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Don Dada Vinyl LP

ColumbiaSKU rr-2261

crucial golden era dancehall LP back in print
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  • Lab Overview
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Lab Overview

Think me come fi play? Super Cat began his career toasting on the Killamanjaro soundsystem (when he was known as Cat-A-Rock) before breaking out with the smash “Si Boops Deh” on Winston Riley’s Techniques label (with a classic Limonious sleeve). He moved to New York in the early 90’s and made an even bigger splash with his major label debut, Don Dada. A few years later, Sean Paul came along and built an even bigger crossover career for himself with a voice and cadence oddly similar to Cat’s; Super Cat disappeared into obscurity, but his legacy continues to shine brightest on Don Dada. With the exception of a pair of productions by Steely & Clevie (“Ghetto Red Hot”) and Mafia & Fluxy (“Think Me Come Fi Play”), the majority of the riddims are programmed by Super Cat’s Wild Apache crew (namely, Sir Raf Allen) and feature a handful of one-aways ‘longside a few well known versions which make for the record’s brightest moments: “Oh It’s You” turns the classic Studio One “Throw Me Corn” riddim into an irresistible uptempo digi stepper; elsewhere, on “Big And Ready,” Cat chats some bossman talk over the “Loneliness” riddim with the help of Heavy D and a syrupy hook by the mighty Frankie Paul, and the infamous title track over the “Father Jungle Rock” riddim goes down nicely sandwiched between Little John’s “Clarks Booty” and I-Wayne’s “Can’t Satisfy Her” in bashment juggling style. Cat channeling the classic 80’s machine gun flow of Nicodemus on “Coke Don” is another major highlight of the album. Plenty of battered copies of the “Don Dada” 7-inch single can be found for cheap in any Caribbean record store, but the LP is the only way to hear supreme album cuts like “Coke Don” and “Oh It’s You” on wax and has been practically impossible to find until now, with this first vinyl pressing in 25 years. Recommended.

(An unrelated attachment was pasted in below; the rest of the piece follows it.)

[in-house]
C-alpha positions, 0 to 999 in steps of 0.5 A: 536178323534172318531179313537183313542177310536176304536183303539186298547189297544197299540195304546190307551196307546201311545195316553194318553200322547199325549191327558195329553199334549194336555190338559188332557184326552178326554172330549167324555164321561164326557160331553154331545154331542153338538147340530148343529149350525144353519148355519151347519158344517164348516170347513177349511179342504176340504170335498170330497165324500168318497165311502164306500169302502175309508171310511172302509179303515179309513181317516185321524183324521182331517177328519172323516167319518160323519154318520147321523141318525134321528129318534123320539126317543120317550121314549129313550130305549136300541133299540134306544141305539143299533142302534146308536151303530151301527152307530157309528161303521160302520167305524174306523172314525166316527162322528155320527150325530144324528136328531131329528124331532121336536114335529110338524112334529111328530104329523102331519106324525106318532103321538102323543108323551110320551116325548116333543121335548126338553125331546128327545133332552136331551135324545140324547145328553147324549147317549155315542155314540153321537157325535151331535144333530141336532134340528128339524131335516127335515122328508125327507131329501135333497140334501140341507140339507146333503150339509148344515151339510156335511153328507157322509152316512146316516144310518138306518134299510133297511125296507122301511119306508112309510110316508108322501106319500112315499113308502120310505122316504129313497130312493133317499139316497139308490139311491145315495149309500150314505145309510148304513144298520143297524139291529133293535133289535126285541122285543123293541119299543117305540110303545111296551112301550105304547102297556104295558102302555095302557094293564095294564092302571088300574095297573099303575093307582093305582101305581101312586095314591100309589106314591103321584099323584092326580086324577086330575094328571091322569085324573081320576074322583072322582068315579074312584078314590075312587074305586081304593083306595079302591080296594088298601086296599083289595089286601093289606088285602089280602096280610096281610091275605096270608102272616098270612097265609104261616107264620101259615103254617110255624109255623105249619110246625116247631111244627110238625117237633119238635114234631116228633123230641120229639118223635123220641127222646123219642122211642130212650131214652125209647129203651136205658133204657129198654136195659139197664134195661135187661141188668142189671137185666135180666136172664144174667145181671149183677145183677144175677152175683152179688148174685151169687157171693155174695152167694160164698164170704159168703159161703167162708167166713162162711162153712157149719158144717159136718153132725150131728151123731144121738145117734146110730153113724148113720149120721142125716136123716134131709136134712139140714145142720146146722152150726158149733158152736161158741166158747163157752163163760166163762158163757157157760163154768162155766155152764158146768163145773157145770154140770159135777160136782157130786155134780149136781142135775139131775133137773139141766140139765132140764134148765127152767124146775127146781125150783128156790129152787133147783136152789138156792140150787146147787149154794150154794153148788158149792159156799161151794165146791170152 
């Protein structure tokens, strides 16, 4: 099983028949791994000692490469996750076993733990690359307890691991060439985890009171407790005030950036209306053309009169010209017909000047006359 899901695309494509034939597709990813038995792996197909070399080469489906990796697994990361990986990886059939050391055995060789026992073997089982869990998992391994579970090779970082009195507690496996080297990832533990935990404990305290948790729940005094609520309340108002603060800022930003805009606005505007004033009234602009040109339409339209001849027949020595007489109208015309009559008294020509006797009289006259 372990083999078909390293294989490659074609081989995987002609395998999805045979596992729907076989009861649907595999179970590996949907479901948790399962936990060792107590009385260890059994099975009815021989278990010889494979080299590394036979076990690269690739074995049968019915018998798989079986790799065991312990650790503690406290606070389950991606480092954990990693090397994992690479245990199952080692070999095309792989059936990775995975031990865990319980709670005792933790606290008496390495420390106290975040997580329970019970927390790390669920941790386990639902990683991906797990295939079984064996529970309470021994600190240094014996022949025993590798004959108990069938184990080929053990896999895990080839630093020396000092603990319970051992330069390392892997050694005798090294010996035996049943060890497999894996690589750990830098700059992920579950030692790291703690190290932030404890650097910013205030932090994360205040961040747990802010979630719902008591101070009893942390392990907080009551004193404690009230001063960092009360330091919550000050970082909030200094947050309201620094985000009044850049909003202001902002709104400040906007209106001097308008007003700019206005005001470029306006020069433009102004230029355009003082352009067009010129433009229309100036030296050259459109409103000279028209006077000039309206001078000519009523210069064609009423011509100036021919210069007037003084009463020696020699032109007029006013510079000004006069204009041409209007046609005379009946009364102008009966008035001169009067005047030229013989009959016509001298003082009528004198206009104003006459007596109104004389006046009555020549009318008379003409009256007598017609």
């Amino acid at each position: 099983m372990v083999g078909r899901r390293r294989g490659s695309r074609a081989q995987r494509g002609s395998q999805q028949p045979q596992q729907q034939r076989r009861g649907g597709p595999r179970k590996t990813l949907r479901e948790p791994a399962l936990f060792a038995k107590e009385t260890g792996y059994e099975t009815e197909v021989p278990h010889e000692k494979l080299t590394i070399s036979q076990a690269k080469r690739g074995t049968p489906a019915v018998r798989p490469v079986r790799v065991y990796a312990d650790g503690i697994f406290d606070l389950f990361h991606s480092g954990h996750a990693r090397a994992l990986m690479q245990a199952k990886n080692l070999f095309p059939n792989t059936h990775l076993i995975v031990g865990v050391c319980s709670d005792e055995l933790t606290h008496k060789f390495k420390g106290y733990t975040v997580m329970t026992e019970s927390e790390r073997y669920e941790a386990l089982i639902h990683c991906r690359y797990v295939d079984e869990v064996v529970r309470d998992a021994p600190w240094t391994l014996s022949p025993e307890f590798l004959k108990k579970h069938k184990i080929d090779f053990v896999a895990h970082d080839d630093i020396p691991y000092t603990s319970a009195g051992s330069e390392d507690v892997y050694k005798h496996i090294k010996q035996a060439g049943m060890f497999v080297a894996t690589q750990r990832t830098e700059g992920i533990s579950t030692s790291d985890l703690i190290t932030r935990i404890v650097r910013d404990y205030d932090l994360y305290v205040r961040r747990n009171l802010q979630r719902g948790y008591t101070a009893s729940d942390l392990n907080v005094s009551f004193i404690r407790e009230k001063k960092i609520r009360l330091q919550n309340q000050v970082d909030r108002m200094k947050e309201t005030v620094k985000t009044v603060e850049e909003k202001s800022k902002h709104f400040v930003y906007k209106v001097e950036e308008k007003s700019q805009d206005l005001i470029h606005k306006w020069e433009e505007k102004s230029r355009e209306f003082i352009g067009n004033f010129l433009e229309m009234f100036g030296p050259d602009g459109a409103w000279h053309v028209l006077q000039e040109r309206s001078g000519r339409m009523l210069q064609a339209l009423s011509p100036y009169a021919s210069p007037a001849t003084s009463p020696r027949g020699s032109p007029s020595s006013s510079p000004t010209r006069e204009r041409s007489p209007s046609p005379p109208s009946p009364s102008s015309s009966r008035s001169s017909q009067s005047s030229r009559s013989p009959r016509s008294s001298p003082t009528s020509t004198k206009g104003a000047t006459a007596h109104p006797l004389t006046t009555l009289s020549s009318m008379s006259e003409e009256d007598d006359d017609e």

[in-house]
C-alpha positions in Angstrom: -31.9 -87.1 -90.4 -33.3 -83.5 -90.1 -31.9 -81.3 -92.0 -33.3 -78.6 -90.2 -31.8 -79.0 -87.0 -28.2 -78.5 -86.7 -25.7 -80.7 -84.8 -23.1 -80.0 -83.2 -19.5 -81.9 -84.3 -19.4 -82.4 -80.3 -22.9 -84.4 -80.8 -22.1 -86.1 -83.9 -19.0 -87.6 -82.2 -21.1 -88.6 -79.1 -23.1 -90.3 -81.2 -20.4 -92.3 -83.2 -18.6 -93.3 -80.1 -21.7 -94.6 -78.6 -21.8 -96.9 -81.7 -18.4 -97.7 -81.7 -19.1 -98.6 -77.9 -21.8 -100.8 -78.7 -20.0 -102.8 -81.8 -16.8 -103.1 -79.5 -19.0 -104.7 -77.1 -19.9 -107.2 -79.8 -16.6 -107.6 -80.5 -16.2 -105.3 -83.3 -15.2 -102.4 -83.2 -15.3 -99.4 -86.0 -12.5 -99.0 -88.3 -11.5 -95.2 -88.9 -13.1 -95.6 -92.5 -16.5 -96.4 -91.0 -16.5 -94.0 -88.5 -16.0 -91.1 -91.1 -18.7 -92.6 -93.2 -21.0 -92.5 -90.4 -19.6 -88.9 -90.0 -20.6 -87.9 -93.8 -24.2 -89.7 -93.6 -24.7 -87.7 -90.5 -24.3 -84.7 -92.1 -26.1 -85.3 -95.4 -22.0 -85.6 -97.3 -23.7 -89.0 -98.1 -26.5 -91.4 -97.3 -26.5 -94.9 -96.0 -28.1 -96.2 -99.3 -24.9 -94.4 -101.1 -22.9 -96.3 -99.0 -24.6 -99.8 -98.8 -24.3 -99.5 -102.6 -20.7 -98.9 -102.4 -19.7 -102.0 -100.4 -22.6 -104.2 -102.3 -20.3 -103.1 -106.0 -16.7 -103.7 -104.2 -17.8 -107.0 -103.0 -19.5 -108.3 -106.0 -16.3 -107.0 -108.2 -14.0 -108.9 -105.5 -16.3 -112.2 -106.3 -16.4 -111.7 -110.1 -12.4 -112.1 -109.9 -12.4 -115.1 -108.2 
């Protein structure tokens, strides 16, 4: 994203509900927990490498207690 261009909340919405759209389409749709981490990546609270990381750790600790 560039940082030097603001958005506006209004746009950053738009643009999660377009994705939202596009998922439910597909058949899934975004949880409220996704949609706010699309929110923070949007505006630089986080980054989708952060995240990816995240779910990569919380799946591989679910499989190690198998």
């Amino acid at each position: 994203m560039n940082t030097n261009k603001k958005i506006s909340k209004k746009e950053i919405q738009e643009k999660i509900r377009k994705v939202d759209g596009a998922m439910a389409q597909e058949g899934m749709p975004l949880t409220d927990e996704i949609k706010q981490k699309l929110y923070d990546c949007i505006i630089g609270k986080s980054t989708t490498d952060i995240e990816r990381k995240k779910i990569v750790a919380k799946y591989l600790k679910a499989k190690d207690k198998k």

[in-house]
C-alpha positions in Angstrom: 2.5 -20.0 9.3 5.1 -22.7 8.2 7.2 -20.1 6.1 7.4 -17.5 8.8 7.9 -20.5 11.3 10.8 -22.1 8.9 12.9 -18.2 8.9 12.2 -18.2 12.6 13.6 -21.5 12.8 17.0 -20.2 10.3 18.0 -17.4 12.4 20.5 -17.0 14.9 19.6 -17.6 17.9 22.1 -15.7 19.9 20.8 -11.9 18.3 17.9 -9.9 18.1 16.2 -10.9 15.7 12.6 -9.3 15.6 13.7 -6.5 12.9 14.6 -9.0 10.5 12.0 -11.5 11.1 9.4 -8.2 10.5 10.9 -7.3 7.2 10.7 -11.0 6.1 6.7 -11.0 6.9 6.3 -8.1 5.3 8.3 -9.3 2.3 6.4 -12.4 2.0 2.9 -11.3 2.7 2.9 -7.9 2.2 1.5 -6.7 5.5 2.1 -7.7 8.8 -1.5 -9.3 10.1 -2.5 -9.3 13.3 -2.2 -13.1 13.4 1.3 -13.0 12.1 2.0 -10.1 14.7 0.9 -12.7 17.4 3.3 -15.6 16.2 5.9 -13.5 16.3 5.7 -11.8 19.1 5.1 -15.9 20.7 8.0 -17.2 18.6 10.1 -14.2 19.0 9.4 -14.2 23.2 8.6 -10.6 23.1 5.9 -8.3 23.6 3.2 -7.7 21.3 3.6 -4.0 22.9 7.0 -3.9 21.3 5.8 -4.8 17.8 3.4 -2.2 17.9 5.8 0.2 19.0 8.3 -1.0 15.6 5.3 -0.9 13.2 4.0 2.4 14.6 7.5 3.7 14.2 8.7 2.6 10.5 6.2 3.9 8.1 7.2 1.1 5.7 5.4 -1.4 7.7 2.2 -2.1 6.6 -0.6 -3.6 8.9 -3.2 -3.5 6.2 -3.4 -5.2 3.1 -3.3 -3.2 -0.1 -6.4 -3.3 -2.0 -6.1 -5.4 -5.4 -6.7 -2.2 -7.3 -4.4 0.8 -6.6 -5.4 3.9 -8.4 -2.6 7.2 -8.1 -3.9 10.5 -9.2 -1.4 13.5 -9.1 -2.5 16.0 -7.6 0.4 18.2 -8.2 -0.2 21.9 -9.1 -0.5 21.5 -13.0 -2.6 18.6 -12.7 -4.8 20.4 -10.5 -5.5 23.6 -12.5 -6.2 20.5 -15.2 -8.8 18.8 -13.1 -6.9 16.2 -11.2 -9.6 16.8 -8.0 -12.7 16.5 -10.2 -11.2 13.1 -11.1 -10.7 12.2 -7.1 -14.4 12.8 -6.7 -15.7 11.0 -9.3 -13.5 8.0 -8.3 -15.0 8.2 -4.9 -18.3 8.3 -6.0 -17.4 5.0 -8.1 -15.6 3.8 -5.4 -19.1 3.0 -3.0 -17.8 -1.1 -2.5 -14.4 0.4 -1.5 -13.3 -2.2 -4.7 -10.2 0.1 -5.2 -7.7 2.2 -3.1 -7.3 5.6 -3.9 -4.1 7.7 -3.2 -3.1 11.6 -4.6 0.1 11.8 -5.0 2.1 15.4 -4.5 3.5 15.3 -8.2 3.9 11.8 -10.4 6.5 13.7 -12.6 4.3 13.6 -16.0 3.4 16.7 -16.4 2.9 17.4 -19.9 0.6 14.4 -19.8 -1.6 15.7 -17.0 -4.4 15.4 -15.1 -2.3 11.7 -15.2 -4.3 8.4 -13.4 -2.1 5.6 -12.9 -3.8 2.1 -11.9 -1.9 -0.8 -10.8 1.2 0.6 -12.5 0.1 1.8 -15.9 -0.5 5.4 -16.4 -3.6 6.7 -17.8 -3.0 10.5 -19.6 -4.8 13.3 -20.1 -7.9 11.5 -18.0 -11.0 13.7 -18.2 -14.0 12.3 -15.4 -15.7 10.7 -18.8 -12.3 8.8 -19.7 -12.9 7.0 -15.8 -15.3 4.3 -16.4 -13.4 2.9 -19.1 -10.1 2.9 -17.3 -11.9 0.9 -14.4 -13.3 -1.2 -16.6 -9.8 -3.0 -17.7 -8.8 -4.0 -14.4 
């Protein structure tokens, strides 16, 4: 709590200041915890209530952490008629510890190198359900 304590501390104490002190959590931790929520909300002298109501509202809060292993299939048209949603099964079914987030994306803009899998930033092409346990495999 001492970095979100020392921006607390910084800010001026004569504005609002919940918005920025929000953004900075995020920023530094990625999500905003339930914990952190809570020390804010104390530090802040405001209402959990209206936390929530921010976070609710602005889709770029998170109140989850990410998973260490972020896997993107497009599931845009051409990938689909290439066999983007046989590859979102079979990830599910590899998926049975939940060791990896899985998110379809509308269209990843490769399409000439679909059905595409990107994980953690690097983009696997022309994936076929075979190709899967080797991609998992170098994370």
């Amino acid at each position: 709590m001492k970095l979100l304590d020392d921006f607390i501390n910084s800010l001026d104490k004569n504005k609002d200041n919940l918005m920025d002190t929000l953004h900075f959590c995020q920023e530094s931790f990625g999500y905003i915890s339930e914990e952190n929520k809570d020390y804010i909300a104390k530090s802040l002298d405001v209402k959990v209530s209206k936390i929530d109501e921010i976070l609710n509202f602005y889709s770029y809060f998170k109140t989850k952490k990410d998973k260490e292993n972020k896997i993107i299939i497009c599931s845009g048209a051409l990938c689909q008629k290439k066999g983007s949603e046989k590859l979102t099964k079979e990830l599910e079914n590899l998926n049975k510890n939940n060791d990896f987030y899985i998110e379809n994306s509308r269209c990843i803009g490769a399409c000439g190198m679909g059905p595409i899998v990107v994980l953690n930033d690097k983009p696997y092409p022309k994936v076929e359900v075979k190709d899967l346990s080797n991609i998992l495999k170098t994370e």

• black vinyl pressing
  • first time on vinyl in 25 years
  • original release year: 1992
  • music label: Columbia 2017
reviewed by peanut dust 08/2017
UPC: 889854492519


Review & Q+A


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